They, then, who throw themselves back on convocation to justify their using the common service in the liturgy instead of the special service, throw themselves still, in fact, on the royal prerogative, and nothing else. Whether the King, or the bishops, or the clergy alone, ought to order things, as to the liturgy, is quite another question, which we do not arrive at here. They rest on what was actually done by the convocation, and the acts of the convocation rest, not on its own authority in this case, but that of the King. Of what avail, then, can it be to them to argue, that the service of the 5th of November rests only on the King's authority? The obligation of the liturgy on their conscience rests on nothing else; for the act of uniformity only establishes the penalties &c. to be inflicted, if people do not use it. Indeed, if they chose to make this act of parliament the ground of obligation, (in the teeth of the fact that parliament does not, in the act, pretend to have the right of allowing and approving, but simply of making that law which the King recommends, and exactly in the form in which he does recommend it,) they would not help their cause.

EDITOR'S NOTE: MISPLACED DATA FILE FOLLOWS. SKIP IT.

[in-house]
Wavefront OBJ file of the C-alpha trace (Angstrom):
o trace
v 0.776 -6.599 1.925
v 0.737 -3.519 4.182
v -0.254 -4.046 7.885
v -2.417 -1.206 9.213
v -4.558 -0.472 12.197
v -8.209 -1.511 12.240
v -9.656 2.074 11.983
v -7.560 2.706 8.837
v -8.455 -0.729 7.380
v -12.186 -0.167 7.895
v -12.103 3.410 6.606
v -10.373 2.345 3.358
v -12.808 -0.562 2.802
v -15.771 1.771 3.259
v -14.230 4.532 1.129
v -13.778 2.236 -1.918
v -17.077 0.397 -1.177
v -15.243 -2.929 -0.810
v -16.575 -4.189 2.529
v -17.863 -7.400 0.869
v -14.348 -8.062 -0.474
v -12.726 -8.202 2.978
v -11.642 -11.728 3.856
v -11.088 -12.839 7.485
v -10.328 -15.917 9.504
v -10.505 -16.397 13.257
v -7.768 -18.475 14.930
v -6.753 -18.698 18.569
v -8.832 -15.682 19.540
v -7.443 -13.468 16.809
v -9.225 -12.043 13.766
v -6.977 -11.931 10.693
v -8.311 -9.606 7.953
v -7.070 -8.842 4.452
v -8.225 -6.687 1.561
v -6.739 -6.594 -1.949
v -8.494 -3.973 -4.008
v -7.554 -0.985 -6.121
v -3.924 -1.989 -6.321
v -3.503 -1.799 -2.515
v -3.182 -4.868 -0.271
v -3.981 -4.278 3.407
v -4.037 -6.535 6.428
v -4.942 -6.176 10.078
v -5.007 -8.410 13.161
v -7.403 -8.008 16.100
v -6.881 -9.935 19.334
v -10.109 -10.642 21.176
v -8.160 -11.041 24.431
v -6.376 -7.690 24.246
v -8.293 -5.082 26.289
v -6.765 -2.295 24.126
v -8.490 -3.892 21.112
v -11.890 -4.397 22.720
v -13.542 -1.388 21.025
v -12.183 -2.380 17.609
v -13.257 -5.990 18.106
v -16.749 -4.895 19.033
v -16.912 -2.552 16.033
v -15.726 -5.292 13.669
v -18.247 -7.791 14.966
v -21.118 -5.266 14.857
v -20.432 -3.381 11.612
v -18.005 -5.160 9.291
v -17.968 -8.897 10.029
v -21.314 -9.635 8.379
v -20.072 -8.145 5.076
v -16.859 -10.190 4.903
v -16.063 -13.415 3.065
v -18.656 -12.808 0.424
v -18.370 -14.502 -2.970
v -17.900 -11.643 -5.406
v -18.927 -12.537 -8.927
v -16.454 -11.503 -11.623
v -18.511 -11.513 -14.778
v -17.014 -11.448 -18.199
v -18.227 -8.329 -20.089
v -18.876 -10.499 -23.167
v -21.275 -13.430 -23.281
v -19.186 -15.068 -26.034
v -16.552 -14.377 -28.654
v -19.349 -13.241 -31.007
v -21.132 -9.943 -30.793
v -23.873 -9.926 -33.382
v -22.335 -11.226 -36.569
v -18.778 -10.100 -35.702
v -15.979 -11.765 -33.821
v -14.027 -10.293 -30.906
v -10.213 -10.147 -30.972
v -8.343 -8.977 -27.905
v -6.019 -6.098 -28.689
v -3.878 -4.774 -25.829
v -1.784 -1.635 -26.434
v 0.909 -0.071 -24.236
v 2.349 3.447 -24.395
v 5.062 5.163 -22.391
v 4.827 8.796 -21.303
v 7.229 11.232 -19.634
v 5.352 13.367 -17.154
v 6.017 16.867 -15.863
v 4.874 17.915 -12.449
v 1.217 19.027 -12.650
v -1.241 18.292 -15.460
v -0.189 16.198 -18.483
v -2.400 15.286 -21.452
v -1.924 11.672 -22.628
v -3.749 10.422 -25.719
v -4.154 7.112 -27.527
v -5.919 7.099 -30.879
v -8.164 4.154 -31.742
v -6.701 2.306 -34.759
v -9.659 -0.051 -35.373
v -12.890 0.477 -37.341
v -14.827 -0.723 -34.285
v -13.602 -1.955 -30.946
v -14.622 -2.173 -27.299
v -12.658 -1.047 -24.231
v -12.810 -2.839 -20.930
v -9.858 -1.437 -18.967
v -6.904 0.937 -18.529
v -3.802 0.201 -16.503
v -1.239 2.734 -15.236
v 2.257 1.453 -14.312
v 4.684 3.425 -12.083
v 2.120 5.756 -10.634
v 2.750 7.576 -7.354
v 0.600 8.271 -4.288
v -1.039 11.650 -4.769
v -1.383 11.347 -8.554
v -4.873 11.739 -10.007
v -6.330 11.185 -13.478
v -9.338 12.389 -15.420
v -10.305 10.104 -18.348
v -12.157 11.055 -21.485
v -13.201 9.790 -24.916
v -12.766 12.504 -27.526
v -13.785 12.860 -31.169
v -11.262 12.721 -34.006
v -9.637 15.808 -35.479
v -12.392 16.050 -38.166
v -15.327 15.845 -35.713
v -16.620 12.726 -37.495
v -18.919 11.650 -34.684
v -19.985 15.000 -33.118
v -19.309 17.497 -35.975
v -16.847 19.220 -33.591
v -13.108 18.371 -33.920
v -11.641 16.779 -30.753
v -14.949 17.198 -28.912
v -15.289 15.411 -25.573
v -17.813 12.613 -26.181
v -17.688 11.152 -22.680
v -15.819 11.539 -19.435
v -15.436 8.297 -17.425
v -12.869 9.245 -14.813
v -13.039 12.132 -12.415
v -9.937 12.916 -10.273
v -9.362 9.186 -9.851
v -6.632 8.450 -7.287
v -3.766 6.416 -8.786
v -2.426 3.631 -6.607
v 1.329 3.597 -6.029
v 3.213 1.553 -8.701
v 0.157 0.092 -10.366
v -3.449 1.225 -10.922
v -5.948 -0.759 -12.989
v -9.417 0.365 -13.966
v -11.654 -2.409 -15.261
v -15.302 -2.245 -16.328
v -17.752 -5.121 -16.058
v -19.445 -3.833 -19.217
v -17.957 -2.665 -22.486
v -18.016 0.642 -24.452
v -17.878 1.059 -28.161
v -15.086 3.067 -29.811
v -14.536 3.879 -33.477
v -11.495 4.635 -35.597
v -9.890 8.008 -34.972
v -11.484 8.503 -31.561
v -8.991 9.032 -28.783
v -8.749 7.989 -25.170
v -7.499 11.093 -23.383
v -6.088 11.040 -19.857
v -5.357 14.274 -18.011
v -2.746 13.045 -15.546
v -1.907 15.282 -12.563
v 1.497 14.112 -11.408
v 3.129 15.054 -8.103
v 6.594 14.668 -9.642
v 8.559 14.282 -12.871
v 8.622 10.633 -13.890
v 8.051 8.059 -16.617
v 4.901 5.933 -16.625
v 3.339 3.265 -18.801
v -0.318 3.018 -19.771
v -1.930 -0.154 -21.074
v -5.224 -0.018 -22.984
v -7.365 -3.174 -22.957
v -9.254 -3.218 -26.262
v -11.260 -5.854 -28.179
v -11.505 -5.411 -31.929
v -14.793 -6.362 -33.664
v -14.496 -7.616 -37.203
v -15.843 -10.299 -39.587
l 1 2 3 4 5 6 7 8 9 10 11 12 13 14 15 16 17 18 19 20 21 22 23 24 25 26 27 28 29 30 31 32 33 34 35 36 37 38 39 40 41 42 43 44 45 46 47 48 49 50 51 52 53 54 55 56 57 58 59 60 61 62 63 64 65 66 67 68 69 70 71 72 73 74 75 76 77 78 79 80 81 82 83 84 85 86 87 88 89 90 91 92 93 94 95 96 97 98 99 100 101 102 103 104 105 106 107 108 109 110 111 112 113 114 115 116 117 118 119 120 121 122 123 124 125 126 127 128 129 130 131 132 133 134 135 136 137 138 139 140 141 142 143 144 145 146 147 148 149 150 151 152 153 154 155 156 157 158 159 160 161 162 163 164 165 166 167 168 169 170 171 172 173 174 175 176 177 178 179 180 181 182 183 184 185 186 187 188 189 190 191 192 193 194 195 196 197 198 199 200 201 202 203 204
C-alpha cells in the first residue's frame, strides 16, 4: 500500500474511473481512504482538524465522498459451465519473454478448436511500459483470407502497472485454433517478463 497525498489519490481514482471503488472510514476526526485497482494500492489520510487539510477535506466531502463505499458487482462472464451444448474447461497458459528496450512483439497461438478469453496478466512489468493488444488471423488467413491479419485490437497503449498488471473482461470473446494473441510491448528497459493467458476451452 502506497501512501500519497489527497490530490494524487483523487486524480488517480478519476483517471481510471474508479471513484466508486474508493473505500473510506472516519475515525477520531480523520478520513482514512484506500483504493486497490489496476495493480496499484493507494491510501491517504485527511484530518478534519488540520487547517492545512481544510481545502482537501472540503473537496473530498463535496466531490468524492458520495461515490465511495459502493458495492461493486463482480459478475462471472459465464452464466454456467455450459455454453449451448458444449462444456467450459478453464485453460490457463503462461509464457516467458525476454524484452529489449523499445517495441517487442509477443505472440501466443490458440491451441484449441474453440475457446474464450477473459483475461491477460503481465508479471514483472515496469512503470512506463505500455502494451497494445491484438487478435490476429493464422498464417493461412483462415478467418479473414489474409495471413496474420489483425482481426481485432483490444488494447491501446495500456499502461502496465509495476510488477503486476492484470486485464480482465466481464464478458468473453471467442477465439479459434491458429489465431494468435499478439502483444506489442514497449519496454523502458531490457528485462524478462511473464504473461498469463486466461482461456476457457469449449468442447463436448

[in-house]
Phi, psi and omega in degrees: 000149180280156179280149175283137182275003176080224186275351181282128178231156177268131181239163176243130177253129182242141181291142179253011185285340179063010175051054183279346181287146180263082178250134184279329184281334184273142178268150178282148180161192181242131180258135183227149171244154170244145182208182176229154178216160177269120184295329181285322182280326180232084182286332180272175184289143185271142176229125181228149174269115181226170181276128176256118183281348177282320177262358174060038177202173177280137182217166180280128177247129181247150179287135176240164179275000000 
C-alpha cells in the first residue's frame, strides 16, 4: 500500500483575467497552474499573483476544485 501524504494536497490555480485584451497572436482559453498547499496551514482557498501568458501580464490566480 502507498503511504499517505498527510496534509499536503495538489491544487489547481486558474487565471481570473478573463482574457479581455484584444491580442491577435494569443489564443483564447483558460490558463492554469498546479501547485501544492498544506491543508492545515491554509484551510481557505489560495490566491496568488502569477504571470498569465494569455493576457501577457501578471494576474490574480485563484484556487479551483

For instead of any church authority, they would have the King's authority for one service, and, at the best, act of parliament for the other. But, in fact, they would not have act of parliament on the other, for there is no doubt whatever that the two do not conflict, nor were intended, or supposed to do so. Why? For this plain reason—that at the end of the liturgy, so revised by convocation, so allowed by the King, so sanctioned by parliament, came out the Forms for Nov. 5, May 29, and Jan. 30, revised by the same ministerial aid, and allowed and sanctioned by the same royal authority. Can it be supposed, all the parties in these transactions being the same, that any conflict was conceived to exist ? or that, if even a shadow of doubt had subsisted, it would not have been remedied, as twosentences in the act would have done thoroughly? The services not being intended to be perpetual, probably was the reason of their not being included with the liturgy. Thus, in fact,